Repost: Twenty Years After via Halibun Poetry

The day came when she could no longer contain her anger. She picked up a crowbar and began chasing him around the back yard.

The cardinal stared

The wind blew hot from the west

The sun bore down hard

She cursed while she ran. He rushed into the house and slammed the door. She thought of breaking the windows, but recognized the folly in that. After all, they would have to be replaced.

The grass was dark green

Its blades tickled her ankles

She bellowed her rage

He peeked out the window and smiled. Her fury matched the baby 8 months in her belly, big and full. She challenged him to come out and take his medicine. She swung the crowbar and watched his eyes grow big.

She heaved the bar down

Over and over again

Green changed to dirt brown

She felt the strength of her fury. She liked the fear in his eyes. She knew he was not the culprit, only the safe outlet. Still, she felt power surge.

The birds twittered loud

Clouds softened the sun’s dry heat

A coolness moved in

She sat on the steps and cried. Released all that pent-up hate. Let him come and wrap his arms around her. Knew that she had shifted inside. Finally.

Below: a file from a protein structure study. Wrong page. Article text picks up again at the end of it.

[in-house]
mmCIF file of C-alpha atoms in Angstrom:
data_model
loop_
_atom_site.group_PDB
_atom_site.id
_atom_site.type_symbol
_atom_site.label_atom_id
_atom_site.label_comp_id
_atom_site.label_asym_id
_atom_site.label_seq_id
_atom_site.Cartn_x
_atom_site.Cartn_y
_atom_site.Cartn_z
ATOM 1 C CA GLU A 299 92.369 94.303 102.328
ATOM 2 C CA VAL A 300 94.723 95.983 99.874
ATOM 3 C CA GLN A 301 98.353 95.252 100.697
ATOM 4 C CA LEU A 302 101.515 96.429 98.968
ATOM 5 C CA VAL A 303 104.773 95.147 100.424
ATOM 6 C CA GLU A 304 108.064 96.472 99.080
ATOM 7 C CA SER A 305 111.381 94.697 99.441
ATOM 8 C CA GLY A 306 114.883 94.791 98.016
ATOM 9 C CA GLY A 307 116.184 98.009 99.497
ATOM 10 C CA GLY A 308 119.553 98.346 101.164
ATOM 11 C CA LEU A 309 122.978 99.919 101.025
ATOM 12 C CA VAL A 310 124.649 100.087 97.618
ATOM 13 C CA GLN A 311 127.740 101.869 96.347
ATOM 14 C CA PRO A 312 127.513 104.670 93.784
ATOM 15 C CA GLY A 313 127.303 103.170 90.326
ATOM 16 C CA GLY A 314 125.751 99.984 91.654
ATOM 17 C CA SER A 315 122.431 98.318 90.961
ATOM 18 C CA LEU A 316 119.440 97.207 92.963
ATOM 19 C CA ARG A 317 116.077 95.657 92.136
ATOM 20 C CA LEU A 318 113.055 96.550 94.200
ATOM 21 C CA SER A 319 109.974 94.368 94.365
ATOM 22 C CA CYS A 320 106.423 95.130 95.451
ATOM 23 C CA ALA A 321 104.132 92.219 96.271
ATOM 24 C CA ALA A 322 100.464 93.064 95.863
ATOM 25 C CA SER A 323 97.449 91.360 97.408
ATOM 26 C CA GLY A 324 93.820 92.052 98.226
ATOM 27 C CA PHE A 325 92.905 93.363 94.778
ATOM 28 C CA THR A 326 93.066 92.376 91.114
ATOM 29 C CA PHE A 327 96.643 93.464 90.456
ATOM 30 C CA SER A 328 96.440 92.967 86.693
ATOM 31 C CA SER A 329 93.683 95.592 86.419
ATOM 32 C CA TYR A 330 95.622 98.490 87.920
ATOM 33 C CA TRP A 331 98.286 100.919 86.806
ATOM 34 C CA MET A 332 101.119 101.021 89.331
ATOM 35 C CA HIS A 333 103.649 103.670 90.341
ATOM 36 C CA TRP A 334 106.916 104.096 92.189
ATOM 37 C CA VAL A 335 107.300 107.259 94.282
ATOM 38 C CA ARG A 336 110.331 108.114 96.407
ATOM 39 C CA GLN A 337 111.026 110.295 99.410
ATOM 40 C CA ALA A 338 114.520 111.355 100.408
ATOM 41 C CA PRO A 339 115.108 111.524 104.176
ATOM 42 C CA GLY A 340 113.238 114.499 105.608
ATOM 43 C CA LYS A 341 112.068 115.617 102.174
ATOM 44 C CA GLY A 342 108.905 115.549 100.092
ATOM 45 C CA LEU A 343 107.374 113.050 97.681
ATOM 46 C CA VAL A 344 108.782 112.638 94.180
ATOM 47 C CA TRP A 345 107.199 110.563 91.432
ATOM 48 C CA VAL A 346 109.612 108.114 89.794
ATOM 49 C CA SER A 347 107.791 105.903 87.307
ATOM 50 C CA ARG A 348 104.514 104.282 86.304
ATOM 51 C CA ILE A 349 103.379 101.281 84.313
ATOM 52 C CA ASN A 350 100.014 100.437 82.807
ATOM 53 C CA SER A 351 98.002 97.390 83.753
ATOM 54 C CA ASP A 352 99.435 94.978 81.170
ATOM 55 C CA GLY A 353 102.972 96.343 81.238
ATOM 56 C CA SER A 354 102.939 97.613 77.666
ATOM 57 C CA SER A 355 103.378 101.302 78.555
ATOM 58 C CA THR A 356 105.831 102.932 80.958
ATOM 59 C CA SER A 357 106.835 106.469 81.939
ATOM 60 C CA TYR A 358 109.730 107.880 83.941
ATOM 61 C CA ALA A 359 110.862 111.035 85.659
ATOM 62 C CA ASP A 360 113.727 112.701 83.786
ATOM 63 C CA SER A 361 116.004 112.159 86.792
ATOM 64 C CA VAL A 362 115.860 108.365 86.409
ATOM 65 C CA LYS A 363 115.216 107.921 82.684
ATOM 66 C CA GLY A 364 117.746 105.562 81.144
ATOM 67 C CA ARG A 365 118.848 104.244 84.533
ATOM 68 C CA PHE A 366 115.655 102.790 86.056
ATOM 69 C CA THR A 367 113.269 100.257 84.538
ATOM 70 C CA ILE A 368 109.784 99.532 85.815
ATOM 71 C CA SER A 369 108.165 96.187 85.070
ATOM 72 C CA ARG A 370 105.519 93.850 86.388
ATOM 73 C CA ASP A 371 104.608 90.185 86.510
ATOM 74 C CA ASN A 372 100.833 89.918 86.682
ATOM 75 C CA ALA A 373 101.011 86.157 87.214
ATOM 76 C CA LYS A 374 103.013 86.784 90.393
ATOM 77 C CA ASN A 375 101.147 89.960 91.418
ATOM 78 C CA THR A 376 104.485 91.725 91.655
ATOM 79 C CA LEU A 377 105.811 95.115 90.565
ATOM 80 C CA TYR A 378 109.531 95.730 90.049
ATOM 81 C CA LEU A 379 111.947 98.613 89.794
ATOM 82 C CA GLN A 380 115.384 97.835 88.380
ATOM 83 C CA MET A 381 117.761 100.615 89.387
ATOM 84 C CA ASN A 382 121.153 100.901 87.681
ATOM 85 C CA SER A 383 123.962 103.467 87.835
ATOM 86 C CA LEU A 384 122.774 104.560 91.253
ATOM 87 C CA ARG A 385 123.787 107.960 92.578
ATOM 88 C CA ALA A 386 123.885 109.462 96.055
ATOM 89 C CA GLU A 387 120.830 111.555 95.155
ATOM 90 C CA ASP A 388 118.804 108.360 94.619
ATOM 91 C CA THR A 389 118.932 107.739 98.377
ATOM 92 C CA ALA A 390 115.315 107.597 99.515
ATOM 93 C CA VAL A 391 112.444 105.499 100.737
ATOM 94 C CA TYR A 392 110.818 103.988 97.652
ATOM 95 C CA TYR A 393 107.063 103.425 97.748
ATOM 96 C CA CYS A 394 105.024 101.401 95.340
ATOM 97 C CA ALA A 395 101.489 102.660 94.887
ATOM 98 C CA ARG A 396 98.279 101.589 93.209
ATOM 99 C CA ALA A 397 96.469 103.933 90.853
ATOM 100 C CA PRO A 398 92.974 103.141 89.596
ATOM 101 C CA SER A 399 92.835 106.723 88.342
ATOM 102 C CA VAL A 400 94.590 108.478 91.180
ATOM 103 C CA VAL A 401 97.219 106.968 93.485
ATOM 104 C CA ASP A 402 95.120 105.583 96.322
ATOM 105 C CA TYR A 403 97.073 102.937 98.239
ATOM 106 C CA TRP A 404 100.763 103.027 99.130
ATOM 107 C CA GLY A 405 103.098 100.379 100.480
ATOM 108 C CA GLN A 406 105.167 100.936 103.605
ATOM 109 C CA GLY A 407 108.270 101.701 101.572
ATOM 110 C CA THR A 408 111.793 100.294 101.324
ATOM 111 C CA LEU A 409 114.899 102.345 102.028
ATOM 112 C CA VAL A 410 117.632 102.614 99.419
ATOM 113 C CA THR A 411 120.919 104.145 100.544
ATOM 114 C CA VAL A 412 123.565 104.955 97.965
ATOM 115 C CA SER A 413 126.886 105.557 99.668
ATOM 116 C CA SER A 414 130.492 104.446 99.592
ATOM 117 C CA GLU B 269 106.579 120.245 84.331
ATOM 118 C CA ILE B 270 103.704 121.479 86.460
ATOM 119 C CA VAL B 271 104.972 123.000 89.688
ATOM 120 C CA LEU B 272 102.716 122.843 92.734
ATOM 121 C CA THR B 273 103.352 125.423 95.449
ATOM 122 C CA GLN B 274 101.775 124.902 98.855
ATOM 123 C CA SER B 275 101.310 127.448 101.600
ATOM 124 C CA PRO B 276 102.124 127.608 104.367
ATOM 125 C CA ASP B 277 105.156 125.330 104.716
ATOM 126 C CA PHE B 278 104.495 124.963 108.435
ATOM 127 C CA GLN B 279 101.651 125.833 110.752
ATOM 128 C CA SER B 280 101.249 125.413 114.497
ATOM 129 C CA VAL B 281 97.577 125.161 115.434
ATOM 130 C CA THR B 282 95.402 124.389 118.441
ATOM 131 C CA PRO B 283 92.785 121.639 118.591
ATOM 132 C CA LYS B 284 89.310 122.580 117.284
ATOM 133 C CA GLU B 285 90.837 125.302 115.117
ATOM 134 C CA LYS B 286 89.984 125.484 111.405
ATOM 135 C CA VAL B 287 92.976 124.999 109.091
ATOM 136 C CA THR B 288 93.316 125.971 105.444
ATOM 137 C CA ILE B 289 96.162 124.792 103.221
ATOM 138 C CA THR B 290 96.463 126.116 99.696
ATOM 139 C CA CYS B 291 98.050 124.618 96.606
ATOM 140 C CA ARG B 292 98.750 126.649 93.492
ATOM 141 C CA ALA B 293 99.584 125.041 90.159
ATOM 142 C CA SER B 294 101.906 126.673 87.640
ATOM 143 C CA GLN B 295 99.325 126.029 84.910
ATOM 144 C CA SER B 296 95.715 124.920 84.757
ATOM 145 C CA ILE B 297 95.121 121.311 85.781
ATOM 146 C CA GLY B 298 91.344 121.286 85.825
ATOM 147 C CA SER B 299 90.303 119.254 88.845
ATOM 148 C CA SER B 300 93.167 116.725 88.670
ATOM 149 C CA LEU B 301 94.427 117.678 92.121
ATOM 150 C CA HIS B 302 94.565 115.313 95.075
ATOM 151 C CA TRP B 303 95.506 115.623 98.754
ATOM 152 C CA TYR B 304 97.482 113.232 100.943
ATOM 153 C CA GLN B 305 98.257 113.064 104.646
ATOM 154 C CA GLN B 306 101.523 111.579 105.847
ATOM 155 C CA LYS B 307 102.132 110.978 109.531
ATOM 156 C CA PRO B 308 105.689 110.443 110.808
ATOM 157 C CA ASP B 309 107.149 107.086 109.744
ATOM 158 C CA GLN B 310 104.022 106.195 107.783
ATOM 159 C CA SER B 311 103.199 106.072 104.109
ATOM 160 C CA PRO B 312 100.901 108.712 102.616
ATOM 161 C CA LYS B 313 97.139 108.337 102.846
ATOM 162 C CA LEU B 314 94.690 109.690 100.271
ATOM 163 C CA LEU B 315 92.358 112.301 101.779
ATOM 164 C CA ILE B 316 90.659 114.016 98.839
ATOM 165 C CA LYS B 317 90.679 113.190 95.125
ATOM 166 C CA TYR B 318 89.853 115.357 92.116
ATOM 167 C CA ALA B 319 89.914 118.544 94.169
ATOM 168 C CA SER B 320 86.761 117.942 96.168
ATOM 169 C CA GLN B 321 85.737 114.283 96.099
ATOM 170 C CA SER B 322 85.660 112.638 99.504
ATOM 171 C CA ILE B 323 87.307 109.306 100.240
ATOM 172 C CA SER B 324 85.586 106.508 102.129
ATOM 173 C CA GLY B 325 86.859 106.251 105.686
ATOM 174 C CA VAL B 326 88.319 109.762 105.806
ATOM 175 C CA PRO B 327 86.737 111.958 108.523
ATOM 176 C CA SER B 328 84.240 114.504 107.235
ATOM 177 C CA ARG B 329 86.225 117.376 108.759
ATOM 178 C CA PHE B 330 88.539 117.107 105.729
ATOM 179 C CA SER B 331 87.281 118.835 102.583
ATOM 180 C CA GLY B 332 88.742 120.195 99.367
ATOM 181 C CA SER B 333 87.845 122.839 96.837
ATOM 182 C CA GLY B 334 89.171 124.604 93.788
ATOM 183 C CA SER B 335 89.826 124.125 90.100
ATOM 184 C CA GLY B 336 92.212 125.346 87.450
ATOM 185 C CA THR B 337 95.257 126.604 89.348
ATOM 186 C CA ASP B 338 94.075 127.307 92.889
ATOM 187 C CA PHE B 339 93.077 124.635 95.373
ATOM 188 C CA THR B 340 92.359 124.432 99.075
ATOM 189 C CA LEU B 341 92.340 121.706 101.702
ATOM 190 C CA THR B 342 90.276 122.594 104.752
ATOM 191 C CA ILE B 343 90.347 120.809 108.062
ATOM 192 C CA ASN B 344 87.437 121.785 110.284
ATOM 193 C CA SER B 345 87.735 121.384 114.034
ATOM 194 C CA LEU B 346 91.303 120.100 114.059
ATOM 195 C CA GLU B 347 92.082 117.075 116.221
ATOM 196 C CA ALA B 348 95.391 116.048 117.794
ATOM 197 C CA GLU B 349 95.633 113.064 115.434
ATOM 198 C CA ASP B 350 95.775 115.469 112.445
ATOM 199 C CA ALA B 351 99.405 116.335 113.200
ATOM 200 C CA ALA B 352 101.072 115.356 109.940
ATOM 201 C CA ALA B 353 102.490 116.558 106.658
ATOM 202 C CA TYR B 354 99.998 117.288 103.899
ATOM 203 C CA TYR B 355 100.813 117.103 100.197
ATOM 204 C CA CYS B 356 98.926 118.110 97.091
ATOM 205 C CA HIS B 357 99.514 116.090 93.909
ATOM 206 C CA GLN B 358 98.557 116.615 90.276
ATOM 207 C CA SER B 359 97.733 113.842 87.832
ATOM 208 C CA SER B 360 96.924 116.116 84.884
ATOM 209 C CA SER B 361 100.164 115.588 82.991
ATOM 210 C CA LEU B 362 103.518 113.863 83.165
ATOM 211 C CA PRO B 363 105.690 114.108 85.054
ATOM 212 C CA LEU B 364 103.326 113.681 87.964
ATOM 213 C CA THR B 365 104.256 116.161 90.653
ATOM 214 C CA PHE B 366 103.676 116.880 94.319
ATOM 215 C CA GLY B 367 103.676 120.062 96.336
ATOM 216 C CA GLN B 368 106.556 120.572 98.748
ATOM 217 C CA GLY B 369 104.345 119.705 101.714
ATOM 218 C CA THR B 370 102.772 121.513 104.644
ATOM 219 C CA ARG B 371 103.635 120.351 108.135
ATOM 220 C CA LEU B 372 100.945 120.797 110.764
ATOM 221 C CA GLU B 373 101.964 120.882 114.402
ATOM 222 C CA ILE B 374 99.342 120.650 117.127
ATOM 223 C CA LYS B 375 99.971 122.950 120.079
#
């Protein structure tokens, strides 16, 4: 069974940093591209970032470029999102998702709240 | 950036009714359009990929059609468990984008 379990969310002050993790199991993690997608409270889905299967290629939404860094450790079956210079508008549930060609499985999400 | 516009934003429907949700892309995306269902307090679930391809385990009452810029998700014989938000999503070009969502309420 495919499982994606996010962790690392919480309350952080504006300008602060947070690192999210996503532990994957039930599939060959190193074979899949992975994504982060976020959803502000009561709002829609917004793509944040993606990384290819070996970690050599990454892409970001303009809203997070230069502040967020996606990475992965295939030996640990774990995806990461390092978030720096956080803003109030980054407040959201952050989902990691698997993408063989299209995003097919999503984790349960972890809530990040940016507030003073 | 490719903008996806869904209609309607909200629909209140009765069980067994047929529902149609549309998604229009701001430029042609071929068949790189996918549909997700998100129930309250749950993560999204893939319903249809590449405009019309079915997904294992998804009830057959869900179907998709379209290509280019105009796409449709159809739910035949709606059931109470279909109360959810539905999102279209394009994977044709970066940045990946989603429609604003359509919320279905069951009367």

Halibun Poetry:

Using a form that combines the descriptive qualities of prose with the concise punctuation of the haiku, the haibun presents a picture, scene or moment to the reader. While the haibun form depends on precision and brevity, it is still considered to fall into the category of informal verse. While the haibun was first popularized by Japanese poet Basho in the seventeenth century, it still remains a respected form choice for modern poets.


6 Comments Add yours

  1. Love your poetic expression of this event.

  2. Love how you told this story with the halibun repetitions. Makes me smile. ❤ ❤ 🙂

  3. Kelly Wise says:

    A beautiful form to express the intensity and progression of emotion in this event. I’m always learning from you, Len.

  4. You do know how to capture a moment! This is a great form. I never heard of it, but I’m going to give it a try. Thanks, Len; you’re always teaching.

    1. Thanks, Charlotte. Much appreciated.

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